Religious Education at our school provides the opportunity for pupils and adults to reflect on the ways in which beliefs influence how people live their lives. These beliefs and life experiences affect the way people behave and this behaviour has an impact on others and the world we live in. The Religious Education curriculum has a key role to play in helping pupils to develop their spirituality and begin to understand that they have a part to play in creating the world they live in.
Our Religious Education curriculum aims to inspire the pupils to be able to take the risks and become more confident in holding balanced and informed discussions relating to ‘Big Questions’, ‘Big Ideas’ and religious beliefs at an age appropriate level.
We want pupils to understand that people have different beliefs and that it is important to mindfully listen to these people and show respect for these beliefs. In so doing they will have the essential foundations needed to become good citizens of the planet, being responsible members of the society and showing that they know the importance of treating everyone with dignity.
Pupils learn mainly about the Christian and Jewish faiths, investigating and exploring the 2 faiths so that they gain age appropriate knowledge of them and the impact they on the lives of those who belong to the faiths. They begin to make connections between this impact and their own lives and what they can learn about how we should behave and treat others in the world.
In Key Stage 1, pupils will learn about Christianity as a living world faith, and they will explore the key theological concepts of God, Creation, Incarnation, Gospel and Salvation. In Reception, the focus is on God, Incarnation and Salvation
In their learning about Judaism, pupils begin to understand that there are teachings and texts that this faith has in common with Christianity. They learn about the origins, the practices and traditions associated with key Jewish festivals as well as the origins and articles of faith, where and how Jews worship God.
Pupils learn mainly about the Christian and Jewish faiths and our curriculum is based on the Buckinghamshire Agreed Syllabus for Religious Education and uses the Understanding Christianity resources amongst others to deliver a create and engaging curriculum.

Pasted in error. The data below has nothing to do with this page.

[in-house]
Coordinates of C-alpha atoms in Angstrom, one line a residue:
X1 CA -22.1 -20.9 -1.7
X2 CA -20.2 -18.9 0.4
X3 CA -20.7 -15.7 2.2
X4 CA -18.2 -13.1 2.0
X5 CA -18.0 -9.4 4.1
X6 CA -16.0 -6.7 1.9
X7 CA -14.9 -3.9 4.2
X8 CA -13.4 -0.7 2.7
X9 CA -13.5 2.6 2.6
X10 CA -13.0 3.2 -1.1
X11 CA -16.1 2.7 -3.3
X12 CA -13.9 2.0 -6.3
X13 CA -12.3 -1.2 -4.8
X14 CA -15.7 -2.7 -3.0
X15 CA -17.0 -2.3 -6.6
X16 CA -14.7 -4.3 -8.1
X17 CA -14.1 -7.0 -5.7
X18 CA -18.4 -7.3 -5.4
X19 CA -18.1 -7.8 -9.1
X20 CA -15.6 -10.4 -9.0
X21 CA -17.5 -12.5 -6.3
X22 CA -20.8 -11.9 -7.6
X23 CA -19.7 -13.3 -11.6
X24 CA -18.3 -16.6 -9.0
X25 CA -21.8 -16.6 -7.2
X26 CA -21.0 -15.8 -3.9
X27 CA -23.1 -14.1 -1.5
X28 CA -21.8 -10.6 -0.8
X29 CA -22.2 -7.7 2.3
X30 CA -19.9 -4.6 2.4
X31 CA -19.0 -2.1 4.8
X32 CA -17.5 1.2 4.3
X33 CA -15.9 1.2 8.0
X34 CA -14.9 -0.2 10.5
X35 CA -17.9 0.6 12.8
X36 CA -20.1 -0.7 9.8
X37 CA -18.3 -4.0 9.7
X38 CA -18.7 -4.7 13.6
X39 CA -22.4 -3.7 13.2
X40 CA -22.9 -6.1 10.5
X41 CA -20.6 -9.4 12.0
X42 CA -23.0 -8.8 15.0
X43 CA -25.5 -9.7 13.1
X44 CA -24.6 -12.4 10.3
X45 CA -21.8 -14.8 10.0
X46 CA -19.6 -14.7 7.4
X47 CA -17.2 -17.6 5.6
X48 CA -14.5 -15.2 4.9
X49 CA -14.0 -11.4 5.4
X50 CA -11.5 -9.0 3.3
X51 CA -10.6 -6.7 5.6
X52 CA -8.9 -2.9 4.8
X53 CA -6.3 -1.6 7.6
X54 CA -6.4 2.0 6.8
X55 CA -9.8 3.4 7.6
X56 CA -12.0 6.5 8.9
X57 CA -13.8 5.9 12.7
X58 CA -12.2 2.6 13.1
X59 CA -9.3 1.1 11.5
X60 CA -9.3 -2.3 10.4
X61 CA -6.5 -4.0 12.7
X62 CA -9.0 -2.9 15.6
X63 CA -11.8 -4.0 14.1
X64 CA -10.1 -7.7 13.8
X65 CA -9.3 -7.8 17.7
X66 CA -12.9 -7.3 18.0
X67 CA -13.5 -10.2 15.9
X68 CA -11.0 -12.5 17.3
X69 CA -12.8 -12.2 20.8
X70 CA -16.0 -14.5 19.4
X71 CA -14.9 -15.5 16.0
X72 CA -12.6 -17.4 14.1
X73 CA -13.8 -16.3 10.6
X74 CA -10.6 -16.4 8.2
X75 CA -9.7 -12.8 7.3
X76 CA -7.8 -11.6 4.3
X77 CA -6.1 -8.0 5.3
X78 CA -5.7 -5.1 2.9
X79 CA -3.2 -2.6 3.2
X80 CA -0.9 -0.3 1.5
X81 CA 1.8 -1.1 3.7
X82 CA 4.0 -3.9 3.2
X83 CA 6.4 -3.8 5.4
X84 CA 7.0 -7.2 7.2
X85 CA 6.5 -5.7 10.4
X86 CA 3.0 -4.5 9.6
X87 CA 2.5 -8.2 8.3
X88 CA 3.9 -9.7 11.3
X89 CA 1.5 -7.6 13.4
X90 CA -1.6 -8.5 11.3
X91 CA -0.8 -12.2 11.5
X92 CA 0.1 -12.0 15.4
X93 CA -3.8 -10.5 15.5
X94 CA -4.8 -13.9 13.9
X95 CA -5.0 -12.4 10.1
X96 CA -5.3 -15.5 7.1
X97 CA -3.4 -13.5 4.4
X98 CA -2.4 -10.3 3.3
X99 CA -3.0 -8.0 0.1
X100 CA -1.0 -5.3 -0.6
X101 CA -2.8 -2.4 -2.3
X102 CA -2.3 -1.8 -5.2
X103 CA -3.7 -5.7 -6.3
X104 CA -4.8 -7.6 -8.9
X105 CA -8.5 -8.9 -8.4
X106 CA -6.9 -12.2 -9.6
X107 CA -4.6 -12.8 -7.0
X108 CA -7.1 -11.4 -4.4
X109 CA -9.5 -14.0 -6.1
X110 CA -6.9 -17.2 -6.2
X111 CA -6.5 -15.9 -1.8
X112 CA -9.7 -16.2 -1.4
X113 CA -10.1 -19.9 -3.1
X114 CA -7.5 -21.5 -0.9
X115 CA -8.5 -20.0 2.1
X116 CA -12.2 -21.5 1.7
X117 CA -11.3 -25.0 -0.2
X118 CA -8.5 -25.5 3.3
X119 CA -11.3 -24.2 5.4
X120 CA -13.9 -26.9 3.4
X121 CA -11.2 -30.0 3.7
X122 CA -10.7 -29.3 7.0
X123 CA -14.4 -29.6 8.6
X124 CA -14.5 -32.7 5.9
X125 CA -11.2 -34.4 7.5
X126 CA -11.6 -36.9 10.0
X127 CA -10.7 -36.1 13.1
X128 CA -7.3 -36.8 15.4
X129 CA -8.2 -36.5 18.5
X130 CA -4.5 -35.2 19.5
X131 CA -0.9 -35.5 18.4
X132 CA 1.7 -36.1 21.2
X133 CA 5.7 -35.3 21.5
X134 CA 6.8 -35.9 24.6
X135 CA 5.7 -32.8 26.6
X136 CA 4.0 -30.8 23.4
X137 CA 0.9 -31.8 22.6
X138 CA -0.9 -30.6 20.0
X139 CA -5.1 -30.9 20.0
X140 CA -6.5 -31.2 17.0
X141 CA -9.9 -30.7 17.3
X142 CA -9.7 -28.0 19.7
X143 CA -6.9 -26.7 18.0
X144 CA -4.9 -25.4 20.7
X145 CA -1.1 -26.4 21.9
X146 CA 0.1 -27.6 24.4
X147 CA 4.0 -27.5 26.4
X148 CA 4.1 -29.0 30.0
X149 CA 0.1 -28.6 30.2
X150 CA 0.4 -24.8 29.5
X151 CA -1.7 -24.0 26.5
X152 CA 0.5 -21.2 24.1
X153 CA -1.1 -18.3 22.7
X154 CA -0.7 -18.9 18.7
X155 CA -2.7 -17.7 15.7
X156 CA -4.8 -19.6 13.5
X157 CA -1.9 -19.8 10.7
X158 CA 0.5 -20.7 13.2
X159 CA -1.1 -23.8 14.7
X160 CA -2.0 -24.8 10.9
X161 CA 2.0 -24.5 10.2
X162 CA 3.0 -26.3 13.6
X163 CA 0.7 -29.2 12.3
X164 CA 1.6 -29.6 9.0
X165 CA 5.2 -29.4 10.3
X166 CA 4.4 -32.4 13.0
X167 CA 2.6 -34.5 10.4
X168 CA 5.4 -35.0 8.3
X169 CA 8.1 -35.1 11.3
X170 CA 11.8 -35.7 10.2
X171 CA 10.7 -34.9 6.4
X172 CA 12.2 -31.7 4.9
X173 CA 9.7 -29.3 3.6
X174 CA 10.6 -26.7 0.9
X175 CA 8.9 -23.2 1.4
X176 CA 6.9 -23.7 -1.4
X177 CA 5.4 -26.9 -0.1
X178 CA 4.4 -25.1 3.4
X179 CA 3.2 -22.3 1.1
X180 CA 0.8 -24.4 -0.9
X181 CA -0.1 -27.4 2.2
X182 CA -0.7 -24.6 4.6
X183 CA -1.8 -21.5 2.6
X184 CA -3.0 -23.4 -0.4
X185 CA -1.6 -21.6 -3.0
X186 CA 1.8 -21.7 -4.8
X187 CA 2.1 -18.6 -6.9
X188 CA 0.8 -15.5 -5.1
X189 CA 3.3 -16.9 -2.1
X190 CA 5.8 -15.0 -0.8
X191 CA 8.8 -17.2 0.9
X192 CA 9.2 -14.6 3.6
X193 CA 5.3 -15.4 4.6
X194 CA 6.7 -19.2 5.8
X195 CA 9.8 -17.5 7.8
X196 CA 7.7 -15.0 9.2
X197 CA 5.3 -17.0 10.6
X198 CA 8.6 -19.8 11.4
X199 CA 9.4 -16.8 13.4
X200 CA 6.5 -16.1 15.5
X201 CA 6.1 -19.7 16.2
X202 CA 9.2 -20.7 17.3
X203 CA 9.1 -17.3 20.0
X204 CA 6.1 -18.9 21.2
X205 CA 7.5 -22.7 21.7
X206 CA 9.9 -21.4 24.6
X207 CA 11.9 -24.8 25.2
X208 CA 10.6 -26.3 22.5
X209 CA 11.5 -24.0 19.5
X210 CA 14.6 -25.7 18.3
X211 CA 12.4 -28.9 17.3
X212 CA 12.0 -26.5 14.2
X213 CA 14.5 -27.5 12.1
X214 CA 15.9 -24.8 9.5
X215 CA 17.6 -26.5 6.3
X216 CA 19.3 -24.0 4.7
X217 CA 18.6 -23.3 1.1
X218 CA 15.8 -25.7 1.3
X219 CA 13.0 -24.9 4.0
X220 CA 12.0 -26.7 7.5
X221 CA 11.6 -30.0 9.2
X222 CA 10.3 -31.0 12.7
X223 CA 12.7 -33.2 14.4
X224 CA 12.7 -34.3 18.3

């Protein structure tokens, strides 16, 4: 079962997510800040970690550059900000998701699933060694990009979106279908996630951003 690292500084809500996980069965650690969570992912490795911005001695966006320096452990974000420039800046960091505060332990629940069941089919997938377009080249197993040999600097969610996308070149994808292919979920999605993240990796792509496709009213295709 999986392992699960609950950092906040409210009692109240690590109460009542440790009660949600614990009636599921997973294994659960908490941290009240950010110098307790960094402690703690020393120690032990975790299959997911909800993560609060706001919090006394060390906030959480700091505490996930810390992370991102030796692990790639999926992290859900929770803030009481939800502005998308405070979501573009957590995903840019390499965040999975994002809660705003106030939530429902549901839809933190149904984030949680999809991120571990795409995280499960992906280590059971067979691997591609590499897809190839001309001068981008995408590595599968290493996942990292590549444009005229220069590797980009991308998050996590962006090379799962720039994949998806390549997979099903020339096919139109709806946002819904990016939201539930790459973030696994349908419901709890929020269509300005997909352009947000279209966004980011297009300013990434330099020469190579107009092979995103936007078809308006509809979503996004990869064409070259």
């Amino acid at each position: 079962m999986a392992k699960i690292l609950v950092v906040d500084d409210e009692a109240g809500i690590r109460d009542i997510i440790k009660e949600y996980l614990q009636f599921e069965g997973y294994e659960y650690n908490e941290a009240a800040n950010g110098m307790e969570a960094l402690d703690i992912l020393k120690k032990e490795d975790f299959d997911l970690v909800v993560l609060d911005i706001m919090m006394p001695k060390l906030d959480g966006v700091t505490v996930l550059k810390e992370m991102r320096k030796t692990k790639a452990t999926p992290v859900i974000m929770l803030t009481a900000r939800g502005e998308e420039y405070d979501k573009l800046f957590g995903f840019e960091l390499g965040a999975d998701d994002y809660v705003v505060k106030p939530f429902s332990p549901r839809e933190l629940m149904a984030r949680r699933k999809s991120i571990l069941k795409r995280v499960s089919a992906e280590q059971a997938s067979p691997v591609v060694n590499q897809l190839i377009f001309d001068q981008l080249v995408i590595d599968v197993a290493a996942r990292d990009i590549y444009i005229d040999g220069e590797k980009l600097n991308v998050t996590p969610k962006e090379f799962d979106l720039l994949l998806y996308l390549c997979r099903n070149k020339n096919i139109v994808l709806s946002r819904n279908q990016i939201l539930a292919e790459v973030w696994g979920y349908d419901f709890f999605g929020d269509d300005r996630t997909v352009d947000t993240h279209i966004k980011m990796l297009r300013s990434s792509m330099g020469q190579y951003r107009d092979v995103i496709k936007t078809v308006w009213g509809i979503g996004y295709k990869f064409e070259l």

Children’s Religious Education knowledge is acquired through the reading, interpretation and a progressively deepening understanding of texts from the Bible or the Torah. The aim is that children will have a growing understanding of how Christians or Jews take meaning from these texts. In exploring the impact of the texts and teaching on the lives of Christians and Jews, pupils will learn how people from the different faiths put their beliefs into action through religious practices and festivals (eg Rosh Hashana, Christmas, Easter, Shabbat). Pupils learn to reflect and evaluate the texts and practices and then make connections with their own lives and wider learning, so making the learning more meaningful to them.
In each year group, when learning about Christianity, children explore the key concepts of God, Creation, Incarnation, Gospel and Salvation. As they move through the school, they ‘dig deeper’ and gain a more thorough understanding and are encouraged to question, evaluate and reflect the impact of what they have learned. For the Jewish faith, pupils explore and compare religious practices and festivals.
Approximately 75% of the RE curriculum in Key Stage 1 focuses on pupils learning about Christianity as a world-wide faith and the place Christianity has within a multi faith and diverse society. The other 25% of the curriculum covers Judaism where the focus is learning about Jewish festivals, the origins of the Jewish faith and how and where Jewish people worship God. In Reception the RE curriculum involves learning about different faith festivals
Each half-term there is a unit of work has an intent in the form of a question which learning aims to answer over the half-term. Sequences of lessons are planned to include a range of teaching strategies aimed at engaging and inspiring pupils. From role play and puppets to retell bible texts; music and paintings to inspire and help understand the feelings of characters and followers to writing recounts, prayers and poems to demonstrate the link between religious practices and the texts that have been covered and their own lives. Visitors into school and visits are also used to enrich understanding and add to the learning experience.
Learning in Religious Education at Marlow Infant School results in the pupils having the confidence to question the world around them. It gives them the ability to understand that different people believe different things and that it is important to understand and respect the views of others. By the end of KS1 most pupils meet the knowledge building blocks and are able to talk about texts that they have learned about and the impact these texts have on believers and others too.
Religious Education also has an impact on the spiritual, moral, social and cultural development of the pupils. They are able to show this through their interactions with others, their willingness to be inclusive and their curiosity about faiths and world views.